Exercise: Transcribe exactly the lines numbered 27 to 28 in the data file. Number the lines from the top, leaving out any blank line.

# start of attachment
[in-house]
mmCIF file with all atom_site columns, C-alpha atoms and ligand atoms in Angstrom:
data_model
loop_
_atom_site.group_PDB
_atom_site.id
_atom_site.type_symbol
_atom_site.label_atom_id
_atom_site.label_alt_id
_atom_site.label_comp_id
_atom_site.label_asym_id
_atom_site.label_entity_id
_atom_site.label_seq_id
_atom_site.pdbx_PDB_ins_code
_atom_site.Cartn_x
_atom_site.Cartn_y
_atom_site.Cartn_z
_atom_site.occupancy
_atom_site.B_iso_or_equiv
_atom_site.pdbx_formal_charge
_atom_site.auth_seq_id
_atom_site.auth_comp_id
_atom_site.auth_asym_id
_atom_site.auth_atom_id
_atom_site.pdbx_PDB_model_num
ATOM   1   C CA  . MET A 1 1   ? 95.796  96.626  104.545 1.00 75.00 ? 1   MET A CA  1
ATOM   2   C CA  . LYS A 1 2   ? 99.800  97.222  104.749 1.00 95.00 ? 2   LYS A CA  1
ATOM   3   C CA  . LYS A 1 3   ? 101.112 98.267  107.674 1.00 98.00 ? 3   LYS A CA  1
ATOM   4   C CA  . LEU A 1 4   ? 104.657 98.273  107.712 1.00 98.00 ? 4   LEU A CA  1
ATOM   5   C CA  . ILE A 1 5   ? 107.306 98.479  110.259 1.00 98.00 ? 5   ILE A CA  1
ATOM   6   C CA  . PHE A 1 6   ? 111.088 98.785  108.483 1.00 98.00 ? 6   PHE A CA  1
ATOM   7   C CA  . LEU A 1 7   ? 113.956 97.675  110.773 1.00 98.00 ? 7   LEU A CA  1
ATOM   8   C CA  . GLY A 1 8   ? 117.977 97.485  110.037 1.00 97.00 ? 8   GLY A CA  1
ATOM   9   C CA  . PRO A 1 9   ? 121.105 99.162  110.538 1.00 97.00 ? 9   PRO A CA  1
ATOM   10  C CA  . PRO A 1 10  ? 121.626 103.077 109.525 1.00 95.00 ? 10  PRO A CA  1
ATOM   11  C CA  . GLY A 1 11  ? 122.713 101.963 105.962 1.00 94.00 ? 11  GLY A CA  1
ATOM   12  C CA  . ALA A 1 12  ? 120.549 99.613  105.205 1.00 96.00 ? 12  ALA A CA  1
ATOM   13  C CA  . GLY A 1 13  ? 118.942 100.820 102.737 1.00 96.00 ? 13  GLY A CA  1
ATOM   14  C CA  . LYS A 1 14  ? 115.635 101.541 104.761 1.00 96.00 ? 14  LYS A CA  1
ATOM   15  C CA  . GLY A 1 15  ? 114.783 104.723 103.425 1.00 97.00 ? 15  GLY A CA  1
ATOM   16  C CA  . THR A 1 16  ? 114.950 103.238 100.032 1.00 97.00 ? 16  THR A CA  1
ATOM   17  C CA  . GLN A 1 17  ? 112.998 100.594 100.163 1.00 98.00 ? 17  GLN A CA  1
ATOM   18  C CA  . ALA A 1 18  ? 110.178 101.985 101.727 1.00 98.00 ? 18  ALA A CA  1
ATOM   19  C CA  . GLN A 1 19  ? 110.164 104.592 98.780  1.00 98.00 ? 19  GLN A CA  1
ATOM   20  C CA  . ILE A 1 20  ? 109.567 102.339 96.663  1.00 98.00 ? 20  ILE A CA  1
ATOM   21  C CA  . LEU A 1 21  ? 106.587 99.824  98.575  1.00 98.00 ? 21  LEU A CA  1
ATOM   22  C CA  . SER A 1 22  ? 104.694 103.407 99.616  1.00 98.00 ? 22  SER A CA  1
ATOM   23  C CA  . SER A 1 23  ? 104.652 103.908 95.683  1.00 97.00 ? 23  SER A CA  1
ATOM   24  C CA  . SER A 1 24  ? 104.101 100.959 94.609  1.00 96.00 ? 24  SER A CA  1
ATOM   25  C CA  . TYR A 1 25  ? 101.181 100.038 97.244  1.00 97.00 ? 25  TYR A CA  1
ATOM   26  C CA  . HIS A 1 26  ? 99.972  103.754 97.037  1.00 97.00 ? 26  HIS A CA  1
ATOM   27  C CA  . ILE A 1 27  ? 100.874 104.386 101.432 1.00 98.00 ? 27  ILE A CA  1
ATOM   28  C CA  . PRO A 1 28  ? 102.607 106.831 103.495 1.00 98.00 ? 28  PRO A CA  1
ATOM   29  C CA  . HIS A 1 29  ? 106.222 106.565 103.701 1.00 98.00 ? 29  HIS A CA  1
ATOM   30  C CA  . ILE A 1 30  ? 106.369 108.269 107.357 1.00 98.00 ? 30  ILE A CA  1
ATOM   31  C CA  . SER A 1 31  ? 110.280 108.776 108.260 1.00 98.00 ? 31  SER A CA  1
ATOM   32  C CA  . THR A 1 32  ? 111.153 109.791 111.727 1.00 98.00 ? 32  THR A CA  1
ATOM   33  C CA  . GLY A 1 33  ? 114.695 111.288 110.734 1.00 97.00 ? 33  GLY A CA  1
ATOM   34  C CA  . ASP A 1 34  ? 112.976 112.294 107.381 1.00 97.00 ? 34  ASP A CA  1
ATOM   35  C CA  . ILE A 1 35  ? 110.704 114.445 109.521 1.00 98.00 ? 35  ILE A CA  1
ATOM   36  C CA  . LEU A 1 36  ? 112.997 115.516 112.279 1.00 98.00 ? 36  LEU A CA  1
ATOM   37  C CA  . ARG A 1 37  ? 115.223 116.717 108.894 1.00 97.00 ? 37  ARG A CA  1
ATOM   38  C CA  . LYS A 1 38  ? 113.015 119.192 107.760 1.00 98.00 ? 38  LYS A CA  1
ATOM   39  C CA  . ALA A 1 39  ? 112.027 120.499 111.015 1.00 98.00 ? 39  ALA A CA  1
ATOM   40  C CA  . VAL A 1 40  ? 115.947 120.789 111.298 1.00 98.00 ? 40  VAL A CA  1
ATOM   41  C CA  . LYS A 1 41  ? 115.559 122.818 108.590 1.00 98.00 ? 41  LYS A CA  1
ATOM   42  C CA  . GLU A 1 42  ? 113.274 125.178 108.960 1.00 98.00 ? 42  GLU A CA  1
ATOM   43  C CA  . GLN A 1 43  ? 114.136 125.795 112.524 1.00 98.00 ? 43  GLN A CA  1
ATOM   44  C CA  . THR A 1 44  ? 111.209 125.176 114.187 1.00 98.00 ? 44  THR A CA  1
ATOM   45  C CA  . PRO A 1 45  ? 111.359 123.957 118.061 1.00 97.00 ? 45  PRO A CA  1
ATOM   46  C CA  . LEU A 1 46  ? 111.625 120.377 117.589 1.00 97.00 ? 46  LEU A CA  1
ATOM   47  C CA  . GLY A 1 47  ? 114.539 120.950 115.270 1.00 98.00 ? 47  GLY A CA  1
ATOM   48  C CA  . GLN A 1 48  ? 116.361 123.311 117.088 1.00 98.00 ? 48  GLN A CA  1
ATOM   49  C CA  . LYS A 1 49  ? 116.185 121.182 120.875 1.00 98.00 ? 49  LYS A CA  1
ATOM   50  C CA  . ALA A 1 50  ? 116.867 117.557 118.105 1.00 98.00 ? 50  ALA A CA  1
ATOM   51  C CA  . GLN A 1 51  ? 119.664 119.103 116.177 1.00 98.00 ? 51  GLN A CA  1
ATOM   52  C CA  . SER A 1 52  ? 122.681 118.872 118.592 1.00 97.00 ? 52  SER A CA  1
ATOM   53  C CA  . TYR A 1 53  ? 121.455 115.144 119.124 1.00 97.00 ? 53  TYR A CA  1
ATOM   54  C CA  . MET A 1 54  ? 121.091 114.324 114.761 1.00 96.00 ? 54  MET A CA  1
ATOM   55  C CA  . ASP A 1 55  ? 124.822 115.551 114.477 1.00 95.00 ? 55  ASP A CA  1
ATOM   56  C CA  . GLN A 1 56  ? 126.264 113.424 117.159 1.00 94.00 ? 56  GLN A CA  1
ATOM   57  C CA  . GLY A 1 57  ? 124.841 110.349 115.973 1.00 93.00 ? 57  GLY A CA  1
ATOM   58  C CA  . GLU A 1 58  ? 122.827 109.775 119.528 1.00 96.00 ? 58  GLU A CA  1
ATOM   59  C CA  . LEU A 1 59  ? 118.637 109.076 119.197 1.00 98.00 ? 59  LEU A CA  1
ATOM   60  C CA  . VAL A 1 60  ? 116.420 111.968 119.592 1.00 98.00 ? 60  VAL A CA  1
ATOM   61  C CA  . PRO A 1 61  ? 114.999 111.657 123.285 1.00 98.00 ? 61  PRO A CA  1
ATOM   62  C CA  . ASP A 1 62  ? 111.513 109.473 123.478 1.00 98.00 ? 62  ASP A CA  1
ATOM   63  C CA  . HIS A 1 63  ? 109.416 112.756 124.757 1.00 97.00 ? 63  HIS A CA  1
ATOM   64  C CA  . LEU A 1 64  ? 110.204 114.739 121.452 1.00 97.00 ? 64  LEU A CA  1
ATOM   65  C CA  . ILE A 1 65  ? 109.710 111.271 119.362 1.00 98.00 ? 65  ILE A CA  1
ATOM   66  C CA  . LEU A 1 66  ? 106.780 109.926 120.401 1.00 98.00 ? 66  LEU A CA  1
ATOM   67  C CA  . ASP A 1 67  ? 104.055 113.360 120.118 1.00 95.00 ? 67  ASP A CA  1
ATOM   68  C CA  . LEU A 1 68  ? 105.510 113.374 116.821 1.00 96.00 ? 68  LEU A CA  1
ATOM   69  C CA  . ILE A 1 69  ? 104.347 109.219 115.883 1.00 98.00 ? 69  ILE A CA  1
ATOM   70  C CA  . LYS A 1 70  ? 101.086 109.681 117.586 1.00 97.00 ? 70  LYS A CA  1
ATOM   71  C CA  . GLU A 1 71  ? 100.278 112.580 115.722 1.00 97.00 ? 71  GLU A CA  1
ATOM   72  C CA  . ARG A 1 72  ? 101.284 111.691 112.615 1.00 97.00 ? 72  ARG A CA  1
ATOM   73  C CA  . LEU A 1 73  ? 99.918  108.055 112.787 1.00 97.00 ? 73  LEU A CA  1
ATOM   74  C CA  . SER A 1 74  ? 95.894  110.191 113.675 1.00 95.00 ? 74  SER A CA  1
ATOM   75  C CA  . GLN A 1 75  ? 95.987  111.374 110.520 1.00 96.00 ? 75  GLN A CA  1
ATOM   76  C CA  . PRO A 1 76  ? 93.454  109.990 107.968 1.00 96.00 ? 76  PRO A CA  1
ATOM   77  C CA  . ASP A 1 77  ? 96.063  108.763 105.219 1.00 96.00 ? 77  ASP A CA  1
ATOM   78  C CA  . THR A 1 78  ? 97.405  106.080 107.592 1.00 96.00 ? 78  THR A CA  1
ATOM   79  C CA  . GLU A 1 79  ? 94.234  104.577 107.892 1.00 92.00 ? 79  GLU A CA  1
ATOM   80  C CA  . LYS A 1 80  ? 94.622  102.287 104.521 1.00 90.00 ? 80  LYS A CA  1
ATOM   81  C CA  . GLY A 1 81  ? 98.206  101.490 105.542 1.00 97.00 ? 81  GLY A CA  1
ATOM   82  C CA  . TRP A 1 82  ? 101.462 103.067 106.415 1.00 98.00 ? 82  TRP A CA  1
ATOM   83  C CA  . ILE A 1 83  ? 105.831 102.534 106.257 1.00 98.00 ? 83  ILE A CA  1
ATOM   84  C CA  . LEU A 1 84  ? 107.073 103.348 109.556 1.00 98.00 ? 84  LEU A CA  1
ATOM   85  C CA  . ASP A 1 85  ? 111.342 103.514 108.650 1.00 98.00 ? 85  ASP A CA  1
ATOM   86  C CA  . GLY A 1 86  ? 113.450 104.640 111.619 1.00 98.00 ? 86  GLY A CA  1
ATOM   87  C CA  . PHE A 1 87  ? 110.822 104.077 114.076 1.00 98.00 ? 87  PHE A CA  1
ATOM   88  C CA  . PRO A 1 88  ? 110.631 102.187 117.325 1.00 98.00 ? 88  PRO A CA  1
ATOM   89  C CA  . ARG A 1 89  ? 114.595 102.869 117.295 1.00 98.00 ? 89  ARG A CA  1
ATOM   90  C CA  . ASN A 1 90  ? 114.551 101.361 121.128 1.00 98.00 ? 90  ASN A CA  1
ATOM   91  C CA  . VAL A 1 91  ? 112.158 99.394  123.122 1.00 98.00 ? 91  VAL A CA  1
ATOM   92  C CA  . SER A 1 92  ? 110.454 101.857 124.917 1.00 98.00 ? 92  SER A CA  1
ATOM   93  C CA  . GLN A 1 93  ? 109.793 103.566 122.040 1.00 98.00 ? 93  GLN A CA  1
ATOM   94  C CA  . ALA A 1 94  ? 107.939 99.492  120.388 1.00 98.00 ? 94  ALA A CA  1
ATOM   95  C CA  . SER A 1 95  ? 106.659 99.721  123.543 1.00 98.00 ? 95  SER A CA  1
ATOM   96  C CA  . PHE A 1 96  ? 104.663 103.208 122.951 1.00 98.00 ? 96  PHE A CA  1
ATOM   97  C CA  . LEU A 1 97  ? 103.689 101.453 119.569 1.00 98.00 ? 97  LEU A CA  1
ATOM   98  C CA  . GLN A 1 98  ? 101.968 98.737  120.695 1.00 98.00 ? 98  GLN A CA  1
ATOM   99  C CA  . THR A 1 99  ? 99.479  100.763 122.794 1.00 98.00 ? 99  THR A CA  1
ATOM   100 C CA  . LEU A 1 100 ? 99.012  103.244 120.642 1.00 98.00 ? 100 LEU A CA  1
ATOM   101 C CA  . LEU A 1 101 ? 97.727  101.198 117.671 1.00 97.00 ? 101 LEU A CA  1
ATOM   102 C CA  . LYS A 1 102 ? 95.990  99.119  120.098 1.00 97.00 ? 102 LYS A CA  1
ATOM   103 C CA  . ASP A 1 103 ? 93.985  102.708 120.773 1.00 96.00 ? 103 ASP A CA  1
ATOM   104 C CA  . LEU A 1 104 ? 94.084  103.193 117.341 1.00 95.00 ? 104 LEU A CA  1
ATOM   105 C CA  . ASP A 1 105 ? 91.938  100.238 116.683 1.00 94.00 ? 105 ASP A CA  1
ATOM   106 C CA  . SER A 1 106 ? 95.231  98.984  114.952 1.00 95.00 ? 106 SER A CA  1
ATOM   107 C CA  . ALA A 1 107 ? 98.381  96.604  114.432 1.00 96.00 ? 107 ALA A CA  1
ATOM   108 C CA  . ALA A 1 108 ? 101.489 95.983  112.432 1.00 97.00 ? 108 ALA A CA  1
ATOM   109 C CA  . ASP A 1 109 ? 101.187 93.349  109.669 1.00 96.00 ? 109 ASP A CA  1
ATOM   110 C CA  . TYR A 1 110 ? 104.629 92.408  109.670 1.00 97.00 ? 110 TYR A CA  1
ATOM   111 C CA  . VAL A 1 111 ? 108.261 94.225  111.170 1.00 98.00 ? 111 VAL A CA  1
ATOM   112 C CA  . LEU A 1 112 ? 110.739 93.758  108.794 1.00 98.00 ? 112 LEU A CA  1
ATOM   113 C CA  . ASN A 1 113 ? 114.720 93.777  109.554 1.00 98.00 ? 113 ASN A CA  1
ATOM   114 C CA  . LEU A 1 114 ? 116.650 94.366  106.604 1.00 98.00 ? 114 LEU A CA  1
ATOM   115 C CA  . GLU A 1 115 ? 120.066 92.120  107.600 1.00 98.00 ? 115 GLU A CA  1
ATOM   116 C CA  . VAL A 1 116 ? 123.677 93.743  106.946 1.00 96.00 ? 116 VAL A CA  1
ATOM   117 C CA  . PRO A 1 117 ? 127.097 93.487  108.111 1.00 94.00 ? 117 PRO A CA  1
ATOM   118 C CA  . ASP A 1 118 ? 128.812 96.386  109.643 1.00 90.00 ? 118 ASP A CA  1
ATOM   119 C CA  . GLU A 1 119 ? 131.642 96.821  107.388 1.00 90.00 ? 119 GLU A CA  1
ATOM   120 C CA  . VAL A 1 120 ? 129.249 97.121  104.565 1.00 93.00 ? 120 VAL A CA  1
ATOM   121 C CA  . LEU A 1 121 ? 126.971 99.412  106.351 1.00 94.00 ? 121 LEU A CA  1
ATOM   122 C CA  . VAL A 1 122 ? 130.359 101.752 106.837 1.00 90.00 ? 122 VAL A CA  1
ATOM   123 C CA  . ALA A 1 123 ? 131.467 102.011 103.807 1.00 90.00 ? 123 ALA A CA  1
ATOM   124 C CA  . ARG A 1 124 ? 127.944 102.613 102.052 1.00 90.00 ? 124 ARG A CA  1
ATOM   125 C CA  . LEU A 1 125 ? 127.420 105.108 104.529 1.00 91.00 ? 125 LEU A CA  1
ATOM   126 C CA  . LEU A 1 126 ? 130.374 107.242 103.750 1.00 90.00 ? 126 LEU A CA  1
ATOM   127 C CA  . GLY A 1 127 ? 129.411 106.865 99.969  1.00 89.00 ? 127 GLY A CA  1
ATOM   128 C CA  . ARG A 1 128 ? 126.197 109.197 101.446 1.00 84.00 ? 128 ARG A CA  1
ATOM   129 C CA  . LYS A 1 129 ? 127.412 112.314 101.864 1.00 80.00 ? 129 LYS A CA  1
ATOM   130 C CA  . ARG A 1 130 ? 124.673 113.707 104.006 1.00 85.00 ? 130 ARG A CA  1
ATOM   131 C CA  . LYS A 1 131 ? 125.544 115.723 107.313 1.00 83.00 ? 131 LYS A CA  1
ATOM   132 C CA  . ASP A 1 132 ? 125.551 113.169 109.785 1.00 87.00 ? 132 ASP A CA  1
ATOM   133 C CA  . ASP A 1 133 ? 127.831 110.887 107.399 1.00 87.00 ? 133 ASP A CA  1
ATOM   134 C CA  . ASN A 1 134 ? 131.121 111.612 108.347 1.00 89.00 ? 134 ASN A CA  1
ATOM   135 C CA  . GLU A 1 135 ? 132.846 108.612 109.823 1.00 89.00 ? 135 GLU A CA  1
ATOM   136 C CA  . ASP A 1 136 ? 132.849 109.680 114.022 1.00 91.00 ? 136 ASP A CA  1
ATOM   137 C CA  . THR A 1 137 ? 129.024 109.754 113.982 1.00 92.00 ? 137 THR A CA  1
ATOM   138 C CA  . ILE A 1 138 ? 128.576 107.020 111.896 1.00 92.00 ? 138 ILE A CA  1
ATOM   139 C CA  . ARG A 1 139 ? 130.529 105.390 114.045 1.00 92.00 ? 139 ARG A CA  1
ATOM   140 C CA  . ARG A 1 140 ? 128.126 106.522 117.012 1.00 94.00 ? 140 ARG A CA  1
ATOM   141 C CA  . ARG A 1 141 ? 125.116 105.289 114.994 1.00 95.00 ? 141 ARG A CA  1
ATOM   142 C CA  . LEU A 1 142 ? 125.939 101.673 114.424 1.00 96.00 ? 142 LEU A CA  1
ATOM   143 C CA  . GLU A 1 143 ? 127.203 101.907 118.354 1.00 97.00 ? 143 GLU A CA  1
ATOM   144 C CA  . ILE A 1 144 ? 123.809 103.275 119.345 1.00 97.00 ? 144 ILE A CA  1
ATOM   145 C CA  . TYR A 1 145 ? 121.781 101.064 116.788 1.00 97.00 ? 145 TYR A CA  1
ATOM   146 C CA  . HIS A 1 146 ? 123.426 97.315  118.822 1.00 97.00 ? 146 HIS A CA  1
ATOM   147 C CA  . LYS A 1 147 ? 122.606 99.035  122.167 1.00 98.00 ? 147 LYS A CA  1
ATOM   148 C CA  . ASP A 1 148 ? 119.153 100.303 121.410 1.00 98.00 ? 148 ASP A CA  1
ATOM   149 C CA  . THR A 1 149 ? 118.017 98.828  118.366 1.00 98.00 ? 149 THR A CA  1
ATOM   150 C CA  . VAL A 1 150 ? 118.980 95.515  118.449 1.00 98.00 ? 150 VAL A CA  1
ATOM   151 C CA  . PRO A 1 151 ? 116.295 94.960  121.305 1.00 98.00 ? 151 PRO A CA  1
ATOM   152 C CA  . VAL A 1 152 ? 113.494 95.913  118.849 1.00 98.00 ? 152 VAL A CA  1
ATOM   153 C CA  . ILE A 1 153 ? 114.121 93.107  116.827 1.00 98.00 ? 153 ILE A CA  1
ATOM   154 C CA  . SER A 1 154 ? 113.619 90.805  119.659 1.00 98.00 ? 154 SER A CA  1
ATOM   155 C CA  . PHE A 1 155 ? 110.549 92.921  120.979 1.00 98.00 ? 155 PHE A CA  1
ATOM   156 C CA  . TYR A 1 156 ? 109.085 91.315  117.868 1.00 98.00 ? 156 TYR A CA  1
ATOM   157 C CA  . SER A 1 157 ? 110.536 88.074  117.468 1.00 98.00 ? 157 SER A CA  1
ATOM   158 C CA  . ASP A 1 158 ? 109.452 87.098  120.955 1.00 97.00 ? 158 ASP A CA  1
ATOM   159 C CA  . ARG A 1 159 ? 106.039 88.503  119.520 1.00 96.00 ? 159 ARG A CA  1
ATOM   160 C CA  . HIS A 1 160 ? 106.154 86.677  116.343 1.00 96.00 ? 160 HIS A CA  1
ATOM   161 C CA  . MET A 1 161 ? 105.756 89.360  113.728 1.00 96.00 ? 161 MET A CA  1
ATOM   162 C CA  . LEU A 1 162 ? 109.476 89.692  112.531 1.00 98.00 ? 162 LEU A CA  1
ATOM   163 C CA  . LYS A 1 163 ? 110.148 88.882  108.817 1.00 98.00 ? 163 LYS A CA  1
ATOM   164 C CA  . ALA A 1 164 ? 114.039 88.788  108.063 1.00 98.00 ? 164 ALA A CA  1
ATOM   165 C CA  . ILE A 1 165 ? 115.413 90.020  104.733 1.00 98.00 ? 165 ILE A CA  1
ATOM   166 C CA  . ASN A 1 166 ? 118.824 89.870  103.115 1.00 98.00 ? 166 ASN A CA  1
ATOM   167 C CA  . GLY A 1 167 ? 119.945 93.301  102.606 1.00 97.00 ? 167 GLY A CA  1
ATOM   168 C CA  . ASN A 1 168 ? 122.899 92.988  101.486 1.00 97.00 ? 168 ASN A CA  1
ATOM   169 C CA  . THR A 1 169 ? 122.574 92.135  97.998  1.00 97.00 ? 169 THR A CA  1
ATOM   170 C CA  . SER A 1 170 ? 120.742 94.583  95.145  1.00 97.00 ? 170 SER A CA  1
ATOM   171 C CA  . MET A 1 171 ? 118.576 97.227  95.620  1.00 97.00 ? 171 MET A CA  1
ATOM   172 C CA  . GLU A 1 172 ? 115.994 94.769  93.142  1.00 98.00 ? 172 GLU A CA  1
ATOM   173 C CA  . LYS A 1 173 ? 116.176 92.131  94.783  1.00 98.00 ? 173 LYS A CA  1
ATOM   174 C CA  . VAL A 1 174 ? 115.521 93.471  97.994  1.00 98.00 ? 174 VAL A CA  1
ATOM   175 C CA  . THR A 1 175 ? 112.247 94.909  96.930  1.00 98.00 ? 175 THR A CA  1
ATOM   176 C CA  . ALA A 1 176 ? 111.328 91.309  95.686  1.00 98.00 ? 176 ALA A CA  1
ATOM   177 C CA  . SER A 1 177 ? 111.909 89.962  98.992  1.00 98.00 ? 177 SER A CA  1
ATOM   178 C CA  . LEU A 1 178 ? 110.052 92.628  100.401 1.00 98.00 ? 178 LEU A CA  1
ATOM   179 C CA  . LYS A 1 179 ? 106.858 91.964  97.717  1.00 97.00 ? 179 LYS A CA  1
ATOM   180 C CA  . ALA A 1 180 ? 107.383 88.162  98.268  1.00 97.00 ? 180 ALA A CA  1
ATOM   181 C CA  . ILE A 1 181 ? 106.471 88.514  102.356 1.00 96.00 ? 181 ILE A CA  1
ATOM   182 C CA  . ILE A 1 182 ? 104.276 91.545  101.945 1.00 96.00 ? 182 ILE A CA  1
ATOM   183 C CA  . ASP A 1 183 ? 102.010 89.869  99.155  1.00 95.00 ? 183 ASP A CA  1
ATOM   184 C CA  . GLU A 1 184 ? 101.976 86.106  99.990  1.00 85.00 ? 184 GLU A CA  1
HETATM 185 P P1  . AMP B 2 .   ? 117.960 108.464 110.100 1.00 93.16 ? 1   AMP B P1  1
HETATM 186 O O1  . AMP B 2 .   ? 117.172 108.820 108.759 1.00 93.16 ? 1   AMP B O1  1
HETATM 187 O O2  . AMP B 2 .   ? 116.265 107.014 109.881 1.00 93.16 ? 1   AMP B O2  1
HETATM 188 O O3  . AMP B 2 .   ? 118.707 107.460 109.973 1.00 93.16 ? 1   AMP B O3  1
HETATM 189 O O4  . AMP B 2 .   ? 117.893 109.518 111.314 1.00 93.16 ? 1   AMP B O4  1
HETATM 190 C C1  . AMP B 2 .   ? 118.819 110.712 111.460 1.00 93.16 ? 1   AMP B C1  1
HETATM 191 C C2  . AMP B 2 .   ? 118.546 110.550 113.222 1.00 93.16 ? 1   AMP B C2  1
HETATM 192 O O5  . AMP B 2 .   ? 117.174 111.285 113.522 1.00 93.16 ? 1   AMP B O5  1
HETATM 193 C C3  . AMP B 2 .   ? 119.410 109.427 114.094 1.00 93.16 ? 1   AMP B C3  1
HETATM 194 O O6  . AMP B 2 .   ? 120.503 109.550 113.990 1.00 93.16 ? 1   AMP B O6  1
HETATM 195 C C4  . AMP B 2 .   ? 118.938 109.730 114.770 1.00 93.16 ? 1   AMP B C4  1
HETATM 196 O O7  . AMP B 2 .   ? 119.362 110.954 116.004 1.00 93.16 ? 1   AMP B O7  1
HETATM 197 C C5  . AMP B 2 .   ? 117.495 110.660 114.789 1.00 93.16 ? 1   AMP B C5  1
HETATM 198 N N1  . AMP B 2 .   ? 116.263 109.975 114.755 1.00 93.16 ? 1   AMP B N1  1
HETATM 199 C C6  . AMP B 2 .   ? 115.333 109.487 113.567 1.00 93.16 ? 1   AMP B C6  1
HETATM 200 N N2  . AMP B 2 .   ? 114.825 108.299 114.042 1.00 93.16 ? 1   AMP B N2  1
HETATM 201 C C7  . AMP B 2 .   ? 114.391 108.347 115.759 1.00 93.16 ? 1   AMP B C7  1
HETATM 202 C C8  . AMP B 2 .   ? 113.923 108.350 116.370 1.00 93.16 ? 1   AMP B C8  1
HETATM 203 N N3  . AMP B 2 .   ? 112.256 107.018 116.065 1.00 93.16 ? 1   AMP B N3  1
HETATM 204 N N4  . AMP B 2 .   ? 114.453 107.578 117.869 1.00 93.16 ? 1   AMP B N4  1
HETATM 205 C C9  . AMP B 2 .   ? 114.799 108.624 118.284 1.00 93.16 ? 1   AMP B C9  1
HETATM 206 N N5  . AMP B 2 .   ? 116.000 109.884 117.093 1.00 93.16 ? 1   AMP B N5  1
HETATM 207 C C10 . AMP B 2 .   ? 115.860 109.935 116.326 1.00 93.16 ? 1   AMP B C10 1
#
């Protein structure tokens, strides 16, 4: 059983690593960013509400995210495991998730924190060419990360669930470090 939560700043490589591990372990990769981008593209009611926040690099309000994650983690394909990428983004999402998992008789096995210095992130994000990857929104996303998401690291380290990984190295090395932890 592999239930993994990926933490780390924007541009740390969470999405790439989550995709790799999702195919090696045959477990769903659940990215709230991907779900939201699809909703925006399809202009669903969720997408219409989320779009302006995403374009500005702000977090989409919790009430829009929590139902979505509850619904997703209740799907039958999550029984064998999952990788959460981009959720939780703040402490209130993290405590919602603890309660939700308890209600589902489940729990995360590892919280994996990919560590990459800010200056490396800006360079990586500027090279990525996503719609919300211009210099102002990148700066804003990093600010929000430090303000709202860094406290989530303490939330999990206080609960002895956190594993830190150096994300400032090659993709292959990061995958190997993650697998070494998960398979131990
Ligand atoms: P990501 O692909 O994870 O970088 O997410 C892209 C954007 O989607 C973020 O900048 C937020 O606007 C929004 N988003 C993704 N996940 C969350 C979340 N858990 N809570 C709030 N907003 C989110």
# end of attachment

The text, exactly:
ATOM   2   C CA  . LYS A 1 2   ? 99.800  97.222  104.749 1.00 95.00 ? 2   LYS A CA  1
ATOM   3   C CA  . LYS A 1 3   ? 101.112 98.267  107.674 1.00 98.00 ? 3   LYS A CA  1